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July 3, 2014

EPIC Demands FTC Probe of Facebook Mood Study

Credit: Matt Harnack / Facebook

A privacy advocacy group has filed a complaint with the Federal Trade Commission accusing Facebook of deceptive trade practices for conducting an experiment involving 700,000 of its members without their permission.

The Electronic Privacy Information Center (EPIC) says Facebook has not only violated the FTC Act, which forbids deceptive trade practices, the social network has also violated user trust.

“The company purposefully messed with people’s minds,” reads the EPIC complaint. “Facebook conducted the psychological experiment with researchers at Cornell University and the University of California, San Francisco, who failed to follow standard ethical protocols for human subject research.”

It came to light earlier this week that the social network’s data scientists conducted an experiment two years ago involving nearly 700,000 Facebook members without their knowledge.

The experiment was a bid to determine both if positive and negative moods can be influenced by Facebook posts as well as if these moods can be passed on to those who read the posts.

The scientists modified the algorithms of its unsuspecting participants, causing them to see a much lower number of either positive or negative posts than usual. According to the findings, both positive and negative emotions can act almost like an infection that can be passed on without people’s awareness.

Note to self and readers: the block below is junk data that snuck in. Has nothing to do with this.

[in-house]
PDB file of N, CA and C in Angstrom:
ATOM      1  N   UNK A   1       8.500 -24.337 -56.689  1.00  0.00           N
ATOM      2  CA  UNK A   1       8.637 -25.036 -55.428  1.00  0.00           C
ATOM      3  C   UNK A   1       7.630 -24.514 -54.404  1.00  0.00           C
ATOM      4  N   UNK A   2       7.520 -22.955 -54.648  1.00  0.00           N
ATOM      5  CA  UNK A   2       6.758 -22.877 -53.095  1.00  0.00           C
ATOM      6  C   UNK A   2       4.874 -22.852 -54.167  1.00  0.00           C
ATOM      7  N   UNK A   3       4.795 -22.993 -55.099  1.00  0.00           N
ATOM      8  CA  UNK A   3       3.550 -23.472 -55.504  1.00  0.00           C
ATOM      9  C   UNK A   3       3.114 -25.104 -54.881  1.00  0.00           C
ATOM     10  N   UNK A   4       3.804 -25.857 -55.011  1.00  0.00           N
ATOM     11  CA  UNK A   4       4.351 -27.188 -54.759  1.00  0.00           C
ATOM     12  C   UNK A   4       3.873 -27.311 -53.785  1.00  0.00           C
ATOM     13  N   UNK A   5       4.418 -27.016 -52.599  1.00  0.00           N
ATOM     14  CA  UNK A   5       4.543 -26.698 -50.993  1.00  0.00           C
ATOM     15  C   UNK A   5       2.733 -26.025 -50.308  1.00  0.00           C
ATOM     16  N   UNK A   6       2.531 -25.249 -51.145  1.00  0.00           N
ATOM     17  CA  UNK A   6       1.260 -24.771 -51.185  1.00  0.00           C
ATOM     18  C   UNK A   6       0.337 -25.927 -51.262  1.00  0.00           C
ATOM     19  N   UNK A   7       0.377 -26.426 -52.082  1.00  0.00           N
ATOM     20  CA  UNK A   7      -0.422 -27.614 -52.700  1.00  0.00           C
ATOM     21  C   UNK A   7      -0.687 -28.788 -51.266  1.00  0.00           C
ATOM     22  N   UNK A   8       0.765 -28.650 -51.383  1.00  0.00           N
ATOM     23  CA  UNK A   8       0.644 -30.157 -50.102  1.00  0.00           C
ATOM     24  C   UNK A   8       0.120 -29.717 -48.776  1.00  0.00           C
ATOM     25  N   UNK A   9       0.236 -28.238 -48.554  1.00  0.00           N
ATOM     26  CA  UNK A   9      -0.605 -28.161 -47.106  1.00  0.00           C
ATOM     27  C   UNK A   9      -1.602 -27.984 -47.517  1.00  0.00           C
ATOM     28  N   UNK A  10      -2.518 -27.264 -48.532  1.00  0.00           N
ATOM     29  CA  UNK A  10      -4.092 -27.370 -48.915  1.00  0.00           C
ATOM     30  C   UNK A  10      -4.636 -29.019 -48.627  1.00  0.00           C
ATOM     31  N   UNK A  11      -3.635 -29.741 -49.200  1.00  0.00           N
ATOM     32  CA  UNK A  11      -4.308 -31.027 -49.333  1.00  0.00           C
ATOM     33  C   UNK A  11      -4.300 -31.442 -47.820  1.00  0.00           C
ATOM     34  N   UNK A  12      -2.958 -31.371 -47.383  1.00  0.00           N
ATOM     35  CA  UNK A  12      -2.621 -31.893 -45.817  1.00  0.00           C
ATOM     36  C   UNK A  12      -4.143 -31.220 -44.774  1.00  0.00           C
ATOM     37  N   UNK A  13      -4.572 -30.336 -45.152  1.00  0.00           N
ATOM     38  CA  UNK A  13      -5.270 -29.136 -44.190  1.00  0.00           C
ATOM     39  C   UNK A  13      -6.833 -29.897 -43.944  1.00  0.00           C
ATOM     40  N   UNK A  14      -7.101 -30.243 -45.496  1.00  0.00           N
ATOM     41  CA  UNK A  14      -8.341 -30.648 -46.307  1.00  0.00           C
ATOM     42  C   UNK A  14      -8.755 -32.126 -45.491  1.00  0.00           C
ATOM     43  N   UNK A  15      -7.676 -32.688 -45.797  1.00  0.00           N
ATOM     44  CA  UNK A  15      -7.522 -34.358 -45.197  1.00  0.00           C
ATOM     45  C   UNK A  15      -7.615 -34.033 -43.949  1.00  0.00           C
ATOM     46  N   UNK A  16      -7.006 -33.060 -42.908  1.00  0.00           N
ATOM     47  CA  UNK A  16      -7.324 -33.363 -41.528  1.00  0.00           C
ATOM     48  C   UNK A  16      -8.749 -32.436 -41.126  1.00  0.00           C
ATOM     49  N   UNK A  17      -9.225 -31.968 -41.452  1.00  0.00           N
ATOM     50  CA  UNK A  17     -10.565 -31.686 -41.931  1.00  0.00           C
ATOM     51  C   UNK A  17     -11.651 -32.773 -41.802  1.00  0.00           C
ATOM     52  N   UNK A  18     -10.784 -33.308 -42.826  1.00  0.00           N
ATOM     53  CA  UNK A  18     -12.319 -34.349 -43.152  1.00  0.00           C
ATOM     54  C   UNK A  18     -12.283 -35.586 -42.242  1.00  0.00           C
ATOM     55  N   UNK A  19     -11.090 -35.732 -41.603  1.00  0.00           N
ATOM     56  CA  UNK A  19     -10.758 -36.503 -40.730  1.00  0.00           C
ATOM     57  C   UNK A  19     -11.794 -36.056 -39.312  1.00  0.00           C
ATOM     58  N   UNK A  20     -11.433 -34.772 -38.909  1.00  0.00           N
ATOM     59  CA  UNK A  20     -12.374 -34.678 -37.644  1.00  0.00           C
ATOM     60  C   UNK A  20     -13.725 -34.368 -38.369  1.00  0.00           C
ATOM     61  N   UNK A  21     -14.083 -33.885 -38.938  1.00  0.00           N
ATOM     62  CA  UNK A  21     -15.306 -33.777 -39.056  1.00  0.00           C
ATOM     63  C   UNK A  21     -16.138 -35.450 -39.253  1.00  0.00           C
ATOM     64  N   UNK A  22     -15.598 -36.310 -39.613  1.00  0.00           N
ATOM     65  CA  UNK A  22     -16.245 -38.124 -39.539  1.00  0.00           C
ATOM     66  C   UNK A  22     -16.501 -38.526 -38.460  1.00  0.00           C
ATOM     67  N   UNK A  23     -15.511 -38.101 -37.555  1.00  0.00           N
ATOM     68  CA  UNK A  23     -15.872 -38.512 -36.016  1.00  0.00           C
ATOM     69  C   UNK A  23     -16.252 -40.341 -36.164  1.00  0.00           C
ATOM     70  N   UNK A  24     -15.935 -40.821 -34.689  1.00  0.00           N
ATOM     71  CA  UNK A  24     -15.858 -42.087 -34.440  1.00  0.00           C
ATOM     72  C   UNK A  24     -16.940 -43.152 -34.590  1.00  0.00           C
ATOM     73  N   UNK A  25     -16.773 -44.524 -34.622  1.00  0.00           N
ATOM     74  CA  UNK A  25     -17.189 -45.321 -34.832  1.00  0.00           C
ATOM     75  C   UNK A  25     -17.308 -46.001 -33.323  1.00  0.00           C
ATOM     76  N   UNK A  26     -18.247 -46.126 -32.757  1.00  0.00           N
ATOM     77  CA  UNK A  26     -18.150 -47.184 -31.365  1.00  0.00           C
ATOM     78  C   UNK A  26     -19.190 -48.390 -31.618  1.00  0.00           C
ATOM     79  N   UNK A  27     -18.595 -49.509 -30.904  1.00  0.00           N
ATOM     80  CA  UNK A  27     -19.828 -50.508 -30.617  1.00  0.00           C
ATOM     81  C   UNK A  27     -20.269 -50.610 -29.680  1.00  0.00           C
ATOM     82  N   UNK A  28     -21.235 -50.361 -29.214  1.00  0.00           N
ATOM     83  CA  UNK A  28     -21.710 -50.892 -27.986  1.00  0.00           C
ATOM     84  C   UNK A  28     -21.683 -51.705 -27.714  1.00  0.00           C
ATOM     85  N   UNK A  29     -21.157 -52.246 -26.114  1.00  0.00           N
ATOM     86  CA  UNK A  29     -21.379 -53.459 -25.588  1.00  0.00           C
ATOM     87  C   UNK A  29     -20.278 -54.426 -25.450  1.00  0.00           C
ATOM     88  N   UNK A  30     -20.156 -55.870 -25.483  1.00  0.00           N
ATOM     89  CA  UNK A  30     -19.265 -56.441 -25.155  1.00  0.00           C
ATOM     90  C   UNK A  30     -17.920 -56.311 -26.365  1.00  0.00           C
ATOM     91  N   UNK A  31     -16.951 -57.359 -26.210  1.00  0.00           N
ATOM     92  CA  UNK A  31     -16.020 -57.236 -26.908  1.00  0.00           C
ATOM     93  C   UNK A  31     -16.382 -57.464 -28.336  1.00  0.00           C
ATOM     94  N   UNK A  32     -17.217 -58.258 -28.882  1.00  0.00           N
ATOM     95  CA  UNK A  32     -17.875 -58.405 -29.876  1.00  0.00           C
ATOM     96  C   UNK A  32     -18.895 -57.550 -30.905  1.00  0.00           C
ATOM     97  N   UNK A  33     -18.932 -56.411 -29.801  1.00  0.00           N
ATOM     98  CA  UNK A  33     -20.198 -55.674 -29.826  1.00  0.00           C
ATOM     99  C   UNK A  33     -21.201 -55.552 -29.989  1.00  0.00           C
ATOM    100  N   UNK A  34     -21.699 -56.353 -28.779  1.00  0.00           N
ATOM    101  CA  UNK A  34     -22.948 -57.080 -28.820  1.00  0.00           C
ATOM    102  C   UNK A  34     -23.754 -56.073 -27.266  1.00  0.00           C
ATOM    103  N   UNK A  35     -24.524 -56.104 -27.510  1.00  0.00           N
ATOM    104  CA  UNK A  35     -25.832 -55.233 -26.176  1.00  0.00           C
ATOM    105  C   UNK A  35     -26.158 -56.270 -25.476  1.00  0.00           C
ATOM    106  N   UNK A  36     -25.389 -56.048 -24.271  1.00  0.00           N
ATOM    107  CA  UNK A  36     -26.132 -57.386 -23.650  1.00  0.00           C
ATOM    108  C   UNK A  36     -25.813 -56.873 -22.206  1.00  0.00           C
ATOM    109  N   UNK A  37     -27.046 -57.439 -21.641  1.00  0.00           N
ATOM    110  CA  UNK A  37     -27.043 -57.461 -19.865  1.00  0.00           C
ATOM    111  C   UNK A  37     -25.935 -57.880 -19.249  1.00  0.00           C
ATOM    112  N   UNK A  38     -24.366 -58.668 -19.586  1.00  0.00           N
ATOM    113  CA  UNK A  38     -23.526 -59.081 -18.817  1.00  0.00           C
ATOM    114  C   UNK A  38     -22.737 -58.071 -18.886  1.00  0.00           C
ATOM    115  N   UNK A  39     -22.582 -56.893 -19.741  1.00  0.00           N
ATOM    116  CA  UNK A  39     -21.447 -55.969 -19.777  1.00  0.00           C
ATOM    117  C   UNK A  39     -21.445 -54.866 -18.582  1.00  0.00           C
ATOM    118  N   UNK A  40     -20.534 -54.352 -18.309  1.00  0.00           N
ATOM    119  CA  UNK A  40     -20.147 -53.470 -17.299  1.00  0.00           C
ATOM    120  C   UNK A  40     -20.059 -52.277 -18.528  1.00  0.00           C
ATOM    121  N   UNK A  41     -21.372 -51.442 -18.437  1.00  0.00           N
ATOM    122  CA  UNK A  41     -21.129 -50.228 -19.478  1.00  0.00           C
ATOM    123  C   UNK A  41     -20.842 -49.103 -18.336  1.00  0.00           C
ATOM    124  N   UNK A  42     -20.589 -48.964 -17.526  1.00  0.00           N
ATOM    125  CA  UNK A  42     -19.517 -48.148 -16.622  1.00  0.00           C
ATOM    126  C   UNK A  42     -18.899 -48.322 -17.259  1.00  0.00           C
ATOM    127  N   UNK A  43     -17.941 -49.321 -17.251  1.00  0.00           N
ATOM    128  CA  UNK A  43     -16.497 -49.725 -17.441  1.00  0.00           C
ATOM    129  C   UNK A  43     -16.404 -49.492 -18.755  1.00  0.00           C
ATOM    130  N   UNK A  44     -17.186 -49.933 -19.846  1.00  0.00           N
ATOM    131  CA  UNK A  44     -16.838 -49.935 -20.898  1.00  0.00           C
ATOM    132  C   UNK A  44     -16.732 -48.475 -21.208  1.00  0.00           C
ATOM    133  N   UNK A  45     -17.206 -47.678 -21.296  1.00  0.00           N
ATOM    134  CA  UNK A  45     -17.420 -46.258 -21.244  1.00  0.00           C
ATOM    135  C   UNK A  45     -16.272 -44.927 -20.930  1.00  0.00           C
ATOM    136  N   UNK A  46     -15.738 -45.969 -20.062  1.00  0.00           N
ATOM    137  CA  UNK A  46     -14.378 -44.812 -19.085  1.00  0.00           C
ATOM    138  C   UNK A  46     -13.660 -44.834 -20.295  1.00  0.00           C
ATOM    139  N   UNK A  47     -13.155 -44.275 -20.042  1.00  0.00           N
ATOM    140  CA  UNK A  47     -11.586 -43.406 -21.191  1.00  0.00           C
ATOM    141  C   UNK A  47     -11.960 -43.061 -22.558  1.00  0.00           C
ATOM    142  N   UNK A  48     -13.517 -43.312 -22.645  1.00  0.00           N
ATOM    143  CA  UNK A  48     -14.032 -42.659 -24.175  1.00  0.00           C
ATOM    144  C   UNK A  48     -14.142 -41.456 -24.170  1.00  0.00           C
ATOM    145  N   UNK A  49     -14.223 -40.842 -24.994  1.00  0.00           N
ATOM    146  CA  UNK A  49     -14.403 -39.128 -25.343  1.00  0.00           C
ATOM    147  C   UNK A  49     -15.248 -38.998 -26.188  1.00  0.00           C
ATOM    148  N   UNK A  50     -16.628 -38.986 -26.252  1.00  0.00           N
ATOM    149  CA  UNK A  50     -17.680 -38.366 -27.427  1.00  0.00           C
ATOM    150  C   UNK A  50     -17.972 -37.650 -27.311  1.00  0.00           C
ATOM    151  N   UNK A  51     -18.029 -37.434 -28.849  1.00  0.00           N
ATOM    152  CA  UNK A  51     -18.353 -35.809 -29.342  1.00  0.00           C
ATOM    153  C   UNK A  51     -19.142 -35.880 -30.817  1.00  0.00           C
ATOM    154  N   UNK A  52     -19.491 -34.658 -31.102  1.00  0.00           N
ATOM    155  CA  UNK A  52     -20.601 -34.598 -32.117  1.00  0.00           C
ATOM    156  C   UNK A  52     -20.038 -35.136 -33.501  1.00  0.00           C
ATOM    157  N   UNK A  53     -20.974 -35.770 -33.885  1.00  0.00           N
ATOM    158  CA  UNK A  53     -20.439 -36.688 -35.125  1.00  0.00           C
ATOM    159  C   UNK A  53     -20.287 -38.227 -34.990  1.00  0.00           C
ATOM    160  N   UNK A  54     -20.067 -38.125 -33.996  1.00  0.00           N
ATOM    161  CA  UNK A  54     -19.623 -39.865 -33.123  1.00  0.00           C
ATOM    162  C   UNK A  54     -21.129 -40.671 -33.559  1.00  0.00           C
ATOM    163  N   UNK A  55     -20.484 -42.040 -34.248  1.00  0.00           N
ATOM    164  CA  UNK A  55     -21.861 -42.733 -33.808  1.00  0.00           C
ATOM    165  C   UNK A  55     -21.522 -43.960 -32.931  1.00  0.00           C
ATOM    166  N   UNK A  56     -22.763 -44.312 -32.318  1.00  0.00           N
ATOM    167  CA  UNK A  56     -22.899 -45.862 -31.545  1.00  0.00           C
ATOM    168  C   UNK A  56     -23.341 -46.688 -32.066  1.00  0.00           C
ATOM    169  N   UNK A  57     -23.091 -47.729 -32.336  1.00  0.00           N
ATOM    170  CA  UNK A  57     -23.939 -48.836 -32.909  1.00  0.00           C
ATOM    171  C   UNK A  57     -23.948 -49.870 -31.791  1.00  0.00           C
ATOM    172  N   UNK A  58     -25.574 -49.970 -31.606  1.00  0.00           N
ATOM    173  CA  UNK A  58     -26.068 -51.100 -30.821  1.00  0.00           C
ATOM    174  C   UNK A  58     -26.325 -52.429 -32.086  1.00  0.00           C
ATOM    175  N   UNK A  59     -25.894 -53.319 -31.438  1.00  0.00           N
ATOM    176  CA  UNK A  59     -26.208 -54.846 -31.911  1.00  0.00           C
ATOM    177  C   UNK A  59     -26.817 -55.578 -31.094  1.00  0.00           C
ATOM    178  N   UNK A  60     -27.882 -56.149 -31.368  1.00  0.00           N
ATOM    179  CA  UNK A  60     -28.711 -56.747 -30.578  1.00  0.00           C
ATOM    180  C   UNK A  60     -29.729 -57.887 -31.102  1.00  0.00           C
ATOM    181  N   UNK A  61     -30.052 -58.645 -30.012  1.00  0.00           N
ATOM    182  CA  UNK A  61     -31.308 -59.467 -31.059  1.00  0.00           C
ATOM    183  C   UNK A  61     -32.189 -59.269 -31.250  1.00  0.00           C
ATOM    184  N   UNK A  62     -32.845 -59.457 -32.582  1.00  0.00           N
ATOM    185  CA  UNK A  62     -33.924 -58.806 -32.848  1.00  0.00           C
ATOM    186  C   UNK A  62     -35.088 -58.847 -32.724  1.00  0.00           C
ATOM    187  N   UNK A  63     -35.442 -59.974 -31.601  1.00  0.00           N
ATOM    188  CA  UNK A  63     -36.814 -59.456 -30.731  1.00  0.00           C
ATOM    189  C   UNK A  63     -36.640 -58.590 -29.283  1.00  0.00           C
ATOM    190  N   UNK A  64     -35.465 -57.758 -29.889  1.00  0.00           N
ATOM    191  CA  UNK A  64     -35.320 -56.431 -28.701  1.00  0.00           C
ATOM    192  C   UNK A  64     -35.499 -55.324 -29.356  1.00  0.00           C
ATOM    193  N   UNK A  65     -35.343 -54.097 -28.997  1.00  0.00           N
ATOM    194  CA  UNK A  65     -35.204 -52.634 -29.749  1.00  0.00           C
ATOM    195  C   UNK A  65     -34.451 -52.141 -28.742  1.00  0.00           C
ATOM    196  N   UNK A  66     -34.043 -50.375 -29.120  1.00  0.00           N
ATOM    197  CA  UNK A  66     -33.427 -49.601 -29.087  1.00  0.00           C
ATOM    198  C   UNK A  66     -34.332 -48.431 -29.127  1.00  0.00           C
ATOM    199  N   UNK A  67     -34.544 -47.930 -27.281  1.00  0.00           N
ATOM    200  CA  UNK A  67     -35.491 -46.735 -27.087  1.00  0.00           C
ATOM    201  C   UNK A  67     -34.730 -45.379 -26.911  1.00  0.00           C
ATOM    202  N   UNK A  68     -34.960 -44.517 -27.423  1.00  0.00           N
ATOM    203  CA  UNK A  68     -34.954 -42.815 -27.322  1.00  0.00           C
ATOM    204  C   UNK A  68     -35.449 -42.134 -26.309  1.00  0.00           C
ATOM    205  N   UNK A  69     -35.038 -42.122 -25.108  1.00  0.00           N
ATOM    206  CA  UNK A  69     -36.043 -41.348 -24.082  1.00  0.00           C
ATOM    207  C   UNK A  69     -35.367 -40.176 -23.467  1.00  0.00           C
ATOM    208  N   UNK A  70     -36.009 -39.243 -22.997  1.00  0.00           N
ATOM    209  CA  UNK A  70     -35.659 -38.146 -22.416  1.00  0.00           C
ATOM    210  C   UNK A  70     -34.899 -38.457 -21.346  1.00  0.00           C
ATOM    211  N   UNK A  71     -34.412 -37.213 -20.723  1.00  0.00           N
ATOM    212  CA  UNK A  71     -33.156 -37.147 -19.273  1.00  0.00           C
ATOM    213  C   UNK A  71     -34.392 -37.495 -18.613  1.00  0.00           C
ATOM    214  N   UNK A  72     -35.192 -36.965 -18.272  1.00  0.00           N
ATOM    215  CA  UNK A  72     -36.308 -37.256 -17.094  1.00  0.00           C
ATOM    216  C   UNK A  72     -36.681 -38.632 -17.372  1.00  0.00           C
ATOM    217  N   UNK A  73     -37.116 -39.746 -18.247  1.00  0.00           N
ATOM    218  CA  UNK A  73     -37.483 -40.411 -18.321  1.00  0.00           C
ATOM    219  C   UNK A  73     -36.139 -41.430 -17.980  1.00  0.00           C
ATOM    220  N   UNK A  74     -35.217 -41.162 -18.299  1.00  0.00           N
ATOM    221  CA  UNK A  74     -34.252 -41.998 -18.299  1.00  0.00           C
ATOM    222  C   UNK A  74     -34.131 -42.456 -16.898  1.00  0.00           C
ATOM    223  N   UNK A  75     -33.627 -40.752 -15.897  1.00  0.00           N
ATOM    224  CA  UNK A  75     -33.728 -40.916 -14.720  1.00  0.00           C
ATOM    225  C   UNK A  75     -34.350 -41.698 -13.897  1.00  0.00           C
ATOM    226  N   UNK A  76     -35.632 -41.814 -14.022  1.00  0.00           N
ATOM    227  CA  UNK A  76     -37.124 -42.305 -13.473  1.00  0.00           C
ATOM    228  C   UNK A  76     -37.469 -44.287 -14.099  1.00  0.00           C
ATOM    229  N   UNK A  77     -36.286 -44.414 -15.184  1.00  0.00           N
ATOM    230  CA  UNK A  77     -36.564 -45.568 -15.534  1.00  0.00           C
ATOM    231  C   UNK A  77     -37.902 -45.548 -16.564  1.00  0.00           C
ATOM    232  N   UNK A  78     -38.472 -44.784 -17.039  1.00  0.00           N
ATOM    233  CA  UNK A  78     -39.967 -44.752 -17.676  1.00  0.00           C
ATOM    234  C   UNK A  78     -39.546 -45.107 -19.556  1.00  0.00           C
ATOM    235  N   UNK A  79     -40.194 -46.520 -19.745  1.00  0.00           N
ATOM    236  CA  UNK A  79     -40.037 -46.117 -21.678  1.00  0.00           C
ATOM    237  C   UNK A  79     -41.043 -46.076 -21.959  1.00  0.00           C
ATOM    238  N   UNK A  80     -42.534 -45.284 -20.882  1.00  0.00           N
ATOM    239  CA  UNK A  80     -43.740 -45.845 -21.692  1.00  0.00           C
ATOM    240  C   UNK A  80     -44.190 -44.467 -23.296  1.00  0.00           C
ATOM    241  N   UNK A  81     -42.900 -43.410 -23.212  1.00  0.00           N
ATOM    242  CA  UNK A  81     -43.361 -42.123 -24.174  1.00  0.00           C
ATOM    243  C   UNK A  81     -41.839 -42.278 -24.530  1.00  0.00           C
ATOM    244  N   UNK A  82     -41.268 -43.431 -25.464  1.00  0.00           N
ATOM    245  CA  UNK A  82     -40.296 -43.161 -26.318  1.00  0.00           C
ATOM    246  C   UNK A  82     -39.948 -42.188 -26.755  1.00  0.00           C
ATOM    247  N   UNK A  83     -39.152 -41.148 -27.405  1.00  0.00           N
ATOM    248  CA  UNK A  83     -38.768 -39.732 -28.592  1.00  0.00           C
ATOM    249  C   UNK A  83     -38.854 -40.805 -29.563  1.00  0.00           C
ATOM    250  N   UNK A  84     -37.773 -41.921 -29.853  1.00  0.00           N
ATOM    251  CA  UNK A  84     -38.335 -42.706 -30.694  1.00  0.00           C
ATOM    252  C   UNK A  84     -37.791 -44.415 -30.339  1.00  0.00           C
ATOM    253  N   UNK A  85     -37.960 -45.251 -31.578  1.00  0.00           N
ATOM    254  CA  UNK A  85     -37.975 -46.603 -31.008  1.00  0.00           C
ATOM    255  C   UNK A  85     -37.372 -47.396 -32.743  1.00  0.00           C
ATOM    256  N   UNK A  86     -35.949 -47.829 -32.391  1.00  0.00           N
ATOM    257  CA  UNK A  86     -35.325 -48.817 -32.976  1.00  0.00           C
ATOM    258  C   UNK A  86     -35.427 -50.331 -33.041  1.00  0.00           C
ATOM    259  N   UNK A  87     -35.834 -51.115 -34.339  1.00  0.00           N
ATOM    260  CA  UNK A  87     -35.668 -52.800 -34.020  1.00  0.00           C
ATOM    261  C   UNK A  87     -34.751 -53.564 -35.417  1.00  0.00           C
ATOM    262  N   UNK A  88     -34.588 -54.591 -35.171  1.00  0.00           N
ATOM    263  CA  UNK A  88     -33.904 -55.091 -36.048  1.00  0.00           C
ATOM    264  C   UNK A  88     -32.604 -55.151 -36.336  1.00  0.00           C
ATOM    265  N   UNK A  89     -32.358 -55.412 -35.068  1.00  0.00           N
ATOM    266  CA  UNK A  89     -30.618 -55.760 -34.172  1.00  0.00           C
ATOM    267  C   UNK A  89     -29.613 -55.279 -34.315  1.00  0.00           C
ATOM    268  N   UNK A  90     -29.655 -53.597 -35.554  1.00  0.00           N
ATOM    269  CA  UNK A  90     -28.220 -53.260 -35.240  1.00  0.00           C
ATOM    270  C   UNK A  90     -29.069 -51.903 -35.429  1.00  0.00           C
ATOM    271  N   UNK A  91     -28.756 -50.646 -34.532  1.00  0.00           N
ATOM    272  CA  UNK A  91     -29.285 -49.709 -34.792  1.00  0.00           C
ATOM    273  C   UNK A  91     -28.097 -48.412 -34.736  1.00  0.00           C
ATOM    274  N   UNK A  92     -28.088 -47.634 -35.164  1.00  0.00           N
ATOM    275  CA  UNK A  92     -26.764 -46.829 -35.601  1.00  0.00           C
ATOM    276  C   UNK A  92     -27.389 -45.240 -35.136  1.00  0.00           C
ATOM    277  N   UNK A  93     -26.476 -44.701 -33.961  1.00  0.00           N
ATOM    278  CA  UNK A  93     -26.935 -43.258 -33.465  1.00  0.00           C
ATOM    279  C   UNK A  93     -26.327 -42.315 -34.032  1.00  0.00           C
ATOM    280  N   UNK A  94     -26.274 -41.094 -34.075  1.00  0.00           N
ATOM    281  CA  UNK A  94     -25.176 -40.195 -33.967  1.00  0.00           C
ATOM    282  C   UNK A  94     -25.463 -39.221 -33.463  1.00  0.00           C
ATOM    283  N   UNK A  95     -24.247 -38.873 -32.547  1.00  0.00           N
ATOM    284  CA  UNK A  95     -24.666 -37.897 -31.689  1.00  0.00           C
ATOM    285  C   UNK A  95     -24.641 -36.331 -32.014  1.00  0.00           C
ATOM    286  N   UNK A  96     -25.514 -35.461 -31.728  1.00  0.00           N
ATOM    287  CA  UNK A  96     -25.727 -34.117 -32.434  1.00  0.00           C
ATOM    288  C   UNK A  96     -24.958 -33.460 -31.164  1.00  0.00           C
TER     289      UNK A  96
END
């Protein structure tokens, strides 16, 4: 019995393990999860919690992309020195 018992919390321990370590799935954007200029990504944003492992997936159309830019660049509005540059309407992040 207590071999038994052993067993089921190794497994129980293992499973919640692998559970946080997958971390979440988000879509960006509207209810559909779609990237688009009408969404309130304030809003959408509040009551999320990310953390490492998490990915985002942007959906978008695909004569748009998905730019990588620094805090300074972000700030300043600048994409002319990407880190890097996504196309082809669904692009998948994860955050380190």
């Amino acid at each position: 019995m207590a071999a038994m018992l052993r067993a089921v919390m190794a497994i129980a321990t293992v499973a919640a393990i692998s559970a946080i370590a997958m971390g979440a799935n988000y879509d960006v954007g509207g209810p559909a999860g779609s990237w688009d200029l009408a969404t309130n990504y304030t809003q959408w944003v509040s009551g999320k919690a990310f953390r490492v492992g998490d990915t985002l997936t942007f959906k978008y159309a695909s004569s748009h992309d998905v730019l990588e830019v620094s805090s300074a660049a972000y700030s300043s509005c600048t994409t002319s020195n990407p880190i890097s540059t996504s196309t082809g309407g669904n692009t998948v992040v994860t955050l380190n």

Facebook data scientist Adam Kramer, who carried out the research with two colleagues, said in a Facebook post the research was performed to determine “the emotional impact of Facebook and the people that use our product.”

But using people as guinea pigs without their permission breaks a 2012 agreement — as well as a 2012 consent order the social media giant has with the agency, EPIC insists.

In November 2011, Facebook settled a FTC complaint in which it was accused of “unfair and deceptive” practices when it came to user privacy. An agreement was drafted that month before being finalized in August 2012 outlining the necessity of Facebook obtaining users’ consent on the use of their data.

The consent decree resulted from complaints brought by EPIC and a coalition of consumer privacy organizations in 2009 and 2010.

EPIC is asking the FTC to investigate the social network’s actions, enforce its 2012 deal with Facebook force it to make its News Feed algorithm public and “provide such other relief as the Commission finds necessary and appropriate.”



Jennifer Cowan is the Managing Editor for SiteProNews.